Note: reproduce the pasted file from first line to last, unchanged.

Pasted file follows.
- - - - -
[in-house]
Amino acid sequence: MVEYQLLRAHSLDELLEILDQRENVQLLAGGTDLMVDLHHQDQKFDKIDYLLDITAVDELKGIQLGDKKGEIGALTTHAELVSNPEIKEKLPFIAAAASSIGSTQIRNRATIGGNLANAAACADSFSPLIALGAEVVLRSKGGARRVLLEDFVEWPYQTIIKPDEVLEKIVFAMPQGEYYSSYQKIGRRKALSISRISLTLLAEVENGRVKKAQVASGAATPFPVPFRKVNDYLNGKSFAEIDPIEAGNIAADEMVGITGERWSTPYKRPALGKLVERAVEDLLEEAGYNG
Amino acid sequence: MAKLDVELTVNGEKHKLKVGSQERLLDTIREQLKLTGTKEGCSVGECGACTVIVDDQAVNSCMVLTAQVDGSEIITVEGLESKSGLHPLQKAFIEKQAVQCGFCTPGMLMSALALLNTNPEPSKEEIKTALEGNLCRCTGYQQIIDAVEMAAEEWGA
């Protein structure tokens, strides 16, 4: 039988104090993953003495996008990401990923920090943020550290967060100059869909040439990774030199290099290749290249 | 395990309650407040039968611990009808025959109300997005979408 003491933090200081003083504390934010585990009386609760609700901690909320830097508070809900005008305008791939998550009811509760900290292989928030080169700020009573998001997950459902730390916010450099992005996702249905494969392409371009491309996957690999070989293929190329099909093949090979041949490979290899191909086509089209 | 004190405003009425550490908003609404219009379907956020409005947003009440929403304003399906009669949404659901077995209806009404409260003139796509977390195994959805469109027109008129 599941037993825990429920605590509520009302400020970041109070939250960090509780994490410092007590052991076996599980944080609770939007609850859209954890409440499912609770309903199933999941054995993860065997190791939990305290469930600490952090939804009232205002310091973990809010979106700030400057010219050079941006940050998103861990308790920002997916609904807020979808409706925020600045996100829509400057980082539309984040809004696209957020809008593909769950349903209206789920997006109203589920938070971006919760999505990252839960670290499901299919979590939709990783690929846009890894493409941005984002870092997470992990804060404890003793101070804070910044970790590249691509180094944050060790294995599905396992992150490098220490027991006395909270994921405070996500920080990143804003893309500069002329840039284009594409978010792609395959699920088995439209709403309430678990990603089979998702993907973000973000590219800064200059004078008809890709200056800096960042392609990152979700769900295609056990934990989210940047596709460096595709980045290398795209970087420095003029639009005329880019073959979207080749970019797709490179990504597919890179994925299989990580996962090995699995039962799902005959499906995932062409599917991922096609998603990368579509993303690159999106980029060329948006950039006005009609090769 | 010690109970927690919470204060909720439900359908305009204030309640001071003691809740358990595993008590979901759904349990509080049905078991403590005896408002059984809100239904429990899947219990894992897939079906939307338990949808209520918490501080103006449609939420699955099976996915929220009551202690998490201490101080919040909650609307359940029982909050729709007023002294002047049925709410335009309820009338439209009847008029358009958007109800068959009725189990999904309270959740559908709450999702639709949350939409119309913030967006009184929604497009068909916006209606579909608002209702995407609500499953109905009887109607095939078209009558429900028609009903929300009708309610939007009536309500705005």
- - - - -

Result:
[in-house]
Amino acid sequence: MVEYQLLRAHSLDELLEILDQRENVQLLAGGTDLMVDLHHQDQKFDKIDYLLDITAVDELKGIQLGDKKGEIGALTTHAELVSNPEIKEKLPFIAAAASSIGSTQIRNRATIGGNLANAAACADSFSPLIALGAEVVLRSKGGARRVLLEDFVEWPYQTIIKPDEVLEKIVFAMPQGEYYSSYQKIGRRKALSISRISLTLLAEVENGRVKKAQVASGAATPFPVPFRKVNDYLNGKSFAEIDPIEAGNIAADEMVGITGERWSTPYKRPALGKLVERAVEDLLEEAGYNG
Amino acid sequence: MAKLDVELTVNGEKHKLKVGSQERLLDTIREQLKLTGTKEGCSVGECGACTVIVDDQAVNSCMVLTAQVDGSEIITVEGLESKSGLHPLQKAFIEKQAVQCGFCTPGMLMSALALLNTNPEPSKEEIKTALEGNLCRCTGYQQIIDAVEMAAEEWGA
């Protein structure tokens, strides 16, 4: 039988104090993953003495996008990401990923920090943020550290967060100059869909040439990774030199290099290749290249 | 395990309650407040039968611990009808025959109300997005979408 003491933090200081003083504390934010585990009386609760609700901690909320830097508070809900005008305008791939998550009811509760900290292989928030080169700020009573998001997950459902730390916010450099992005996702249905494969392409371009491309996957690999070989293929190329099909093949090979041949490979290899191909086509089209 | 004190405003009425550490908003609404219009379907956020409005947003009440929403304003399906009669949404659901077995209806009404409260003139796509977390195994959805469109027109008129 599941037993825990429920605590509520009302400020970041109070939250960090509780994490410092007590052991076996599980944080609770939007609850859209954890409440499912609770309903199933999941054995993860065997190791939990305290469930600490952090939804009232205002310091973990809010979106700030400057010219050079941006940050998103861990308790920002997916609904807020979808409706925020600045996100829509400057980082539309984040809004696209957020809008593909769950349903209206789920997006109203589920938070971006919760999505990252839960670290499901299919979590939709990783690929846009890894493409941005984002870092997470992990804060404890003793101070804070910044970790590249691509180094944050060790294995599905396992992150490098220490027991006395909270994921405070996500920080990143804003893309500069002329840039284009594409978010792609395959699920088995439209709403309430678990990603089979998702993907973000973000590219800064200059004078008809890709200056800096960042392609990152979700769900295609056990934990989210940047596709460096595709980045290398795209970087420095003029639009005329880019073959979207080749970019797709490179990504597919890179994925299989990580996962090995699995039962799902005959499906995932062409599917991922096609998603990368579509993303690159999106980029060329948006950039006005009609090769 | 010690109970927690919470204060909720439900359908305009204030309640001071003691809740358990595993008590979901759904349990509080049905078991403590005896408002059984809100239904429990899947219990894992897939079906939307338990949808209520918490501080103006449609939420699955099976996915929220009551202690998490201490101080919040909650609307359940029982909050729709007023002294002047049925709410335009309820009338439209009847008029358009958007109800068959009725189990999904309270959740559908709450999702639709949350939409119309913030967006009184929604497009068909916006209606579909608002209702995407609500499953109905009887109607095939078209009558429900028609009903929300009708309610939007009536309500705005």